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As early as the 1940's, Kota Kinabalu, then called Jesselton, was nothing more than a few traditional bamboo houses, built on stilts over the shallow water of the tranquil bay. Restored photos from this era can be seen in the Magellan Club area of the Magellan Sutera at the Sutera Harbour Resort.
At this time, it was also not the capital of Sabah, and only later replaced Sandakan as the state capital. During the Second World War it was invaded by the Japanese and consequently virually flattened by Allied bombers. Today, a Japenese war memorial can be found towards Luyang, frequently visited by Japanese. Other traces of the occupation is evidnent in the Japanese style of hot baths found at Pouring Hot Springs.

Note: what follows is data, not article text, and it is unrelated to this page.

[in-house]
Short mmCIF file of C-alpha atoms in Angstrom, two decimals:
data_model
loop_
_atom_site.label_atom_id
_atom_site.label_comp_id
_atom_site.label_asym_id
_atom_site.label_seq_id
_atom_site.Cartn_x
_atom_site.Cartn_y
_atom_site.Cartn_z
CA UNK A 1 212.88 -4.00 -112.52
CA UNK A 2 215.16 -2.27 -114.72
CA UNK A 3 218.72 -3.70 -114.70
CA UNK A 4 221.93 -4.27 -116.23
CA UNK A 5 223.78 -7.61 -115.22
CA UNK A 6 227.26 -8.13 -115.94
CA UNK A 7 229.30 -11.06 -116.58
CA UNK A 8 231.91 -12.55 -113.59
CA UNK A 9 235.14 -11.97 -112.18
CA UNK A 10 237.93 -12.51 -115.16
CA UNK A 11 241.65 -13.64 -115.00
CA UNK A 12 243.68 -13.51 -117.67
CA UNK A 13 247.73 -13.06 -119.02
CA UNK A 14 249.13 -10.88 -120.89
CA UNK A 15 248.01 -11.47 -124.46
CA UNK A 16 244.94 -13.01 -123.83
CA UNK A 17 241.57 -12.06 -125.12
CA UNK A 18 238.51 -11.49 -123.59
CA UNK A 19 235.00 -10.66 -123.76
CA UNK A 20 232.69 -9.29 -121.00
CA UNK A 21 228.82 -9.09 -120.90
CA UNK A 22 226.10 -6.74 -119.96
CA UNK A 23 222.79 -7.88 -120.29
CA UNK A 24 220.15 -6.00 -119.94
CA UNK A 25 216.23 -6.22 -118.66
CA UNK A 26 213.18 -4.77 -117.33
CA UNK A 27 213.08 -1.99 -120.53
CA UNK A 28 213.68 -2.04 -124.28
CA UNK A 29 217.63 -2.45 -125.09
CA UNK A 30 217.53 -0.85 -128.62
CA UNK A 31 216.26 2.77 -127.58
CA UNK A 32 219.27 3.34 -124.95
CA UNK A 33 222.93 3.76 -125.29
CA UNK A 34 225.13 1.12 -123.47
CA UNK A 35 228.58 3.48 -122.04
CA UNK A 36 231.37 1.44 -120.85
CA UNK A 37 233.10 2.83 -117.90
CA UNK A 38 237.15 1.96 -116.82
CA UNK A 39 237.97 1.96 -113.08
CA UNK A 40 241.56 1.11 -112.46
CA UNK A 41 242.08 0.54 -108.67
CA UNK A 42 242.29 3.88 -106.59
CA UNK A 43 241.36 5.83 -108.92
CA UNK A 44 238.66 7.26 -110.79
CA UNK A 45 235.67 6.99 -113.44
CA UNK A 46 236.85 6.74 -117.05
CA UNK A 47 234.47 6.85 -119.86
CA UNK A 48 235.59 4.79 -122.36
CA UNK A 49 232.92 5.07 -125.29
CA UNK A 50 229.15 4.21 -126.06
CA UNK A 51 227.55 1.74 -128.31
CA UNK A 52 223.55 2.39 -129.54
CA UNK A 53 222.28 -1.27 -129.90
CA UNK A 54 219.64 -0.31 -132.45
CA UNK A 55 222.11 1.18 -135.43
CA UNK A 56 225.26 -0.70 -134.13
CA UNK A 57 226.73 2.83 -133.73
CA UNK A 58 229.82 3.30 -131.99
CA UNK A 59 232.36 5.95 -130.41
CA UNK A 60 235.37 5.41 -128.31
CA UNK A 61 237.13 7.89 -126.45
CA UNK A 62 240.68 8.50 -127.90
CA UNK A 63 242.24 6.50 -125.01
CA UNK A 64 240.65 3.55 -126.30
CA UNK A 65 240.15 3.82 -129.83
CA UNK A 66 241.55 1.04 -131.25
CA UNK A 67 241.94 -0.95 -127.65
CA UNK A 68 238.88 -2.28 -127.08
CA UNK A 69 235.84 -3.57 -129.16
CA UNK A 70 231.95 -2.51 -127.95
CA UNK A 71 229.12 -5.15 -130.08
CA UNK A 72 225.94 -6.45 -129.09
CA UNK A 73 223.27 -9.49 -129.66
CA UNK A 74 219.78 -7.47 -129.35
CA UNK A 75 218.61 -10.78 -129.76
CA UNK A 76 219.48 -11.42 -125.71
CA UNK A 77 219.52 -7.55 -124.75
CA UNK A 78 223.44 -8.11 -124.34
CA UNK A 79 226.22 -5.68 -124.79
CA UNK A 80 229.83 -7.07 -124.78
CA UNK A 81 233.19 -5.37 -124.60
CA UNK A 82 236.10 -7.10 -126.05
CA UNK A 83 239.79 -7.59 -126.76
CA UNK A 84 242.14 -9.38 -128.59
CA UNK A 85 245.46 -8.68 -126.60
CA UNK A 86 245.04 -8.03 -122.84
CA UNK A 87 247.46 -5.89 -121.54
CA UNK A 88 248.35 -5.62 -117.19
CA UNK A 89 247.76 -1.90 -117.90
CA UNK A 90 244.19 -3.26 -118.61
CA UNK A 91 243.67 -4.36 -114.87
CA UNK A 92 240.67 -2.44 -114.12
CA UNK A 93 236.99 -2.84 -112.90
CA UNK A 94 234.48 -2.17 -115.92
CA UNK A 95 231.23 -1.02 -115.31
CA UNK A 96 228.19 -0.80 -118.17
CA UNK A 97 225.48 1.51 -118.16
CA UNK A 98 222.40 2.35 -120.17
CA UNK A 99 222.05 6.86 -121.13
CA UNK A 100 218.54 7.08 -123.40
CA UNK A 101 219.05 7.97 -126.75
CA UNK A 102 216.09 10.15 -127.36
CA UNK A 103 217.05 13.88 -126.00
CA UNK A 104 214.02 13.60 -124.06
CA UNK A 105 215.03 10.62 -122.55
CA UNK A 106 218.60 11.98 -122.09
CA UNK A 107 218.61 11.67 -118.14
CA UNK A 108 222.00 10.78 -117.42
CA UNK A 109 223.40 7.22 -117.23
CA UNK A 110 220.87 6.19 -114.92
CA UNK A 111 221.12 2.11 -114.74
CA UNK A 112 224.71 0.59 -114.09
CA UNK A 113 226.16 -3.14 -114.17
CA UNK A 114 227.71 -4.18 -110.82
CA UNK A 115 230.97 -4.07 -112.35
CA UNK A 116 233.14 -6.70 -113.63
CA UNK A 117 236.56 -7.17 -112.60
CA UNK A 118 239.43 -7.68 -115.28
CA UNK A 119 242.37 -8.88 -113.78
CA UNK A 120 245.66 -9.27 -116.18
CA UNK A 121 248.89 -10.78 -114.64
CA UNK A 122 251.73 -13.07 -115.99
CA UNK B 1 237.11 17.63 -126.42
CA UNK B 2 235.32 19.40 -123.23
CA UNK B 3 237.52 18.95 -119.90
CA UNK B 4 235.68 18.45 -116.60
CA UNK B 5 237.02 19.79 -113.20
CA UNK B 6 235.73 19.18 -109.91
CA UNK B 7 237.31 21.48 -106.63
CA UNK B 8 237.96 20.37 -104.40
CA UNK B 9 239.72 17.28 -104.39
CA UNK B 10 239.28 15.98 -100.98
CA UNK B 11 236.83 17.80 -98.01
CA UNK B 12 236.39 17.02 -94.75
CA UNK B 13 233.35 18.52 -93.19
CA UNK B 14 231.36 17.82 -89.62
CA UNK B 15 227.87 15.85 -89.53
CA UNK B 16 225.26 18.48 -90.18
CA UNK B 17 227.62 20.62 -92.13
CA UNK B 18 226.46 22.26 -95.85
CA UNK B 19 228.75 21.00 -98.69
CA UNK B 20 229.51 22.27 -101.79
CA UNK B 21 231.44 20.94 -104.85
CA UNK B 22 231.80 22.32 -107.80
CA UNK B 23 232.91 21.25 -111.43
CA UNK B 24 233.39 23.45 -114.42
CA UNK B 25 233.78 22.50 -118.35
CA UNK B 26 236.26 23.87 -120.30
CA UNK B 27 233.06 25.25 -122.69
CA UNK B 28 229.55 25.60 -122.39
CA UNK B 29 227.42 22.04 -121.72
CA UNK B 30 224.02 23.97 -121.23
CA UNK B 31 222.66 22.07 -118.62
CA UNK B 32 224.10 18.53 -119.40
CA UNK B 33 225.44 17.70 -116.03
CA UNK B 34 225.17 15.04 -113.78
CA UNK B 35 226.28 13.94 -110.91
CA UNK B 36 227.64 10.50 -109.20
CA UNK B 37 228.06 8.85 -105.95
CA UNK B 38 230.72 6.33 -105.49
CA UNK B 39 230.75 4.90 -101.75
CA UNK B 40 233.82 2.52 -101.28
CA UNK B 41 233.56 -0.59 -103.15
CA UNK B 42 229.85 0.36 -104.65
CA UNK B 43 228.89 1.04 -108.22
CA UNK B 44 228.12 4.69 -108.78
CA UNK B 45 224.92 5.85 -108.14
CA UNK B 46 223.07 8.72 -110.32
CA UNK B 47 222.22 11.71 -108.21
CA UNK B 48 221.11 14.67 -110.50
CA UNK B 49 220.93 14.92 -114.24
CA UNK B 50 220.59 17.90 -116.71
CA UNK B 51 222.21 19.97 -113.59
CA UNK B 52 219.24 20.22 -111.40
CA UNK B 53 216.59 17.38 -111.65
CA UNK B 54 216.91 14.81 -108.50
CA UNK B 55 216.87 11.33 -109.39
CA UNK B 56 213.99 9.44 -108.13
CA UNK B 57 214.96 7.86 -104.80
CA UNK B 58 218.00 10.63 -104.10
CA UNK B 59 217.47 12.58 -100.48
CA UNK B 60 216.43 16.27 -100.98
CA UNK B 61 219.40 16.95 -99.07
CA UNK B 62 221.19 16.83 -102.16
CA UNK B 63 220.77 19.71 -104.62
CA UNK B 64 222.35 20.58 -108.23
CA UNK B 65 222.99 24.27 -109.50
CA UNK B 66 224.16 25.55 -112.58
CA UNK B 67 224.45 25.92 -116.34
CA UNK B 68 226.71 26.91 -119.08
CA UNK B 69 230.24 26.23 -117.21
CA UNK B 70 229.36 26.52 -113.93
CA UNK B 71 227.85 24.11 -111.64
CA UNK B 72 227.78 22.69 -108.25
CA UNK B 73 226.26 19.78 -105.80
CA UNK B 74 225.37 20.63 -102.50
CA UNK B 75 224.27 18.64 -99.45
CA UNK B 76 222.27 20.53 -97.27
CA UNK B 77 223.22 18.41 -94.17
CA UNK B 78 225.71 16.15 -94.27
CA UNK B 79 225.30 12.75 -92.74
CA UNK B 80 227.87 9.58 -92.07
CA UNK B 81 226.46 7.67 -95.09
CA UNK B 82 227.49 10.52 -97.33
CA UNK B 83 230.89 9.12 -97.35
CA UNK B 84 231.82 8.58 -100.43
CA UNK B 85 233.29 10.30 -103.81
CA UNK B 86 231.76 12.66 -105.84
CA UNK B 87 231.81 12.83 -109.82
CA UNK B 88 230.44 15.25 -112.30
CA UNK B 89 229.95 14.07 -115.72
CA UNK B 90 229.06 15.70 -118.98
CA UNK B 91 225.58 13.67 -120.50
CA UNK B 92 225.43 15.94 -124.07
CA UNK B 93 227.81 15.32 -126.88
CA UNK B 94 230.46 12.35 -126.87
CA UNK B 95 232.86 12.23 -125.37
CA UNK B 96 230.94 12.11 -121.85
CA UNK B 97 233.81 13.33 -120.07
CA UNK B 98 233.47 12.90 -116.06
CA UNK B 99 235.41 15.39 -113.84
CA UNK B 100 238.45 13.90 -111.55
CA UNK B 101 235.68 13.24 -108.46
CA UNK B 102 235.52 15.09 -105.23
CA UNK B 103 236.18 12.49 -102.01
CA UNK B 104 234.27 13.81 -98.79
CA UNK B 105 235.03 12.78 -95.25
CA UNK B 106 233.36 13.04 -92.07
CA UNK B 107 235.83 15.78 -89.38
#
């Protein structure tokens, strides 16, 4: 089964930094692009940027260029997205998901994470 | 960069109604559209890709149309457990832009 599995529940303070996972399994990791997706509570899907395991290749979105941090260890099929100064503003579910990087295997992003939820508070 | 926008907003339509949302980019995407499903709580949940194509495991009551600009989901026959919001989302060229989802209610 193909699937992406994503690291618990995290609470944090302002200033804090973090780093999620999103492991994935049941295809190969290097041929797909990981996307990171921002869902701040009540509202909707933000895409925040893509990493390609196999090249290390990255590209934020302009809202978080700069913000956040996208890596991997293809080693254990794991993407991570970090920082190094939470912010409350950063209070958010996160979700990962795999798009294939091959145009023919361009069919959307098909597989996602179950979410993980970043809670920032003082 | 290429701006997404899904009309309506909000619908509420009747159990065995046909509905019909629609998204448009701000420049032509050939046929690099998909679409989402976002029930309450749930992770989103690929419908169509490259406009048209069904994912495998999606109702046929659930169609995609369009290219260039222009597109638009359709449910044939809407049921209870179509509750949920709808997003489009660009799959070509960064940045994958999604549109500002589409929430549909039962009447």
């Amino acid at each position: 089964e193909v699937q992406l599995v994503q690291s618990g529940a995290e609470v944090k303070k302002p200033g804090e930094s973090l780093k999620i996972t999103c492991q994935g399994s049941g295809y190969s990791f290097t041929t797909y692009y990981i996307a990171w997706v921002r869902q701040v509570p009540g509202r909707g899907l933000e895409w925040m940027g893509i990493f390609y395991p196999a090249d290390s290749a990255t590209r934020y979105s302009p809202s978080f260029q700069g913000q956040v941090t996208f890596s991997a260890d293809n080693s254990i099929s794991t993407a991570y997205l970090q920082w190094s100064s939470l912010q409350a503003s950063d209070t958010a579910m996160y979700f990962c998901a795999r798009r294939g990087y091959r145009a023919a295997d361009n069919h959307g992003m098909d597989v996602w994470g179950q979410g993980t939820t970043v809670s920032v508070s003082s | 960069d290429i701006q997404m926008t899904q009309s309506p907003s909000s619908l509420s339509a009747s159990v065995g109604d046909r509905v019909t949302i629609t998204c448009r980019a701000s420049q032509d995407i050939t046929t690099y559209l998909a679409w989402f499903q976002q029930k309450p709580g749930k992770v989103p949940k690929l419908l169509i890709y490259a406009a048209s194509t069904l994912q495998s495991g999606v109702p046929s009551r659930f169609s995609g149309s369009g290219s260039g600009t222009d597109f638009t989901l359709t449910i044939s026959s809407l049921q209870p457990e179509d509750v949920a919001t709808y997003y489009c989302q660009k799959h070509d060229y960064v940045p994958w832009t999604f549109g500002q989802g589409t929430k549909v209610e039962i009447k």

After the War, Kota Kinabalu was rebuilt into the fairly modern city it is today, renamed and around 1949 become the state capital. With more and more direct connection to various countries, Kota Kinabalu is rapidly developing.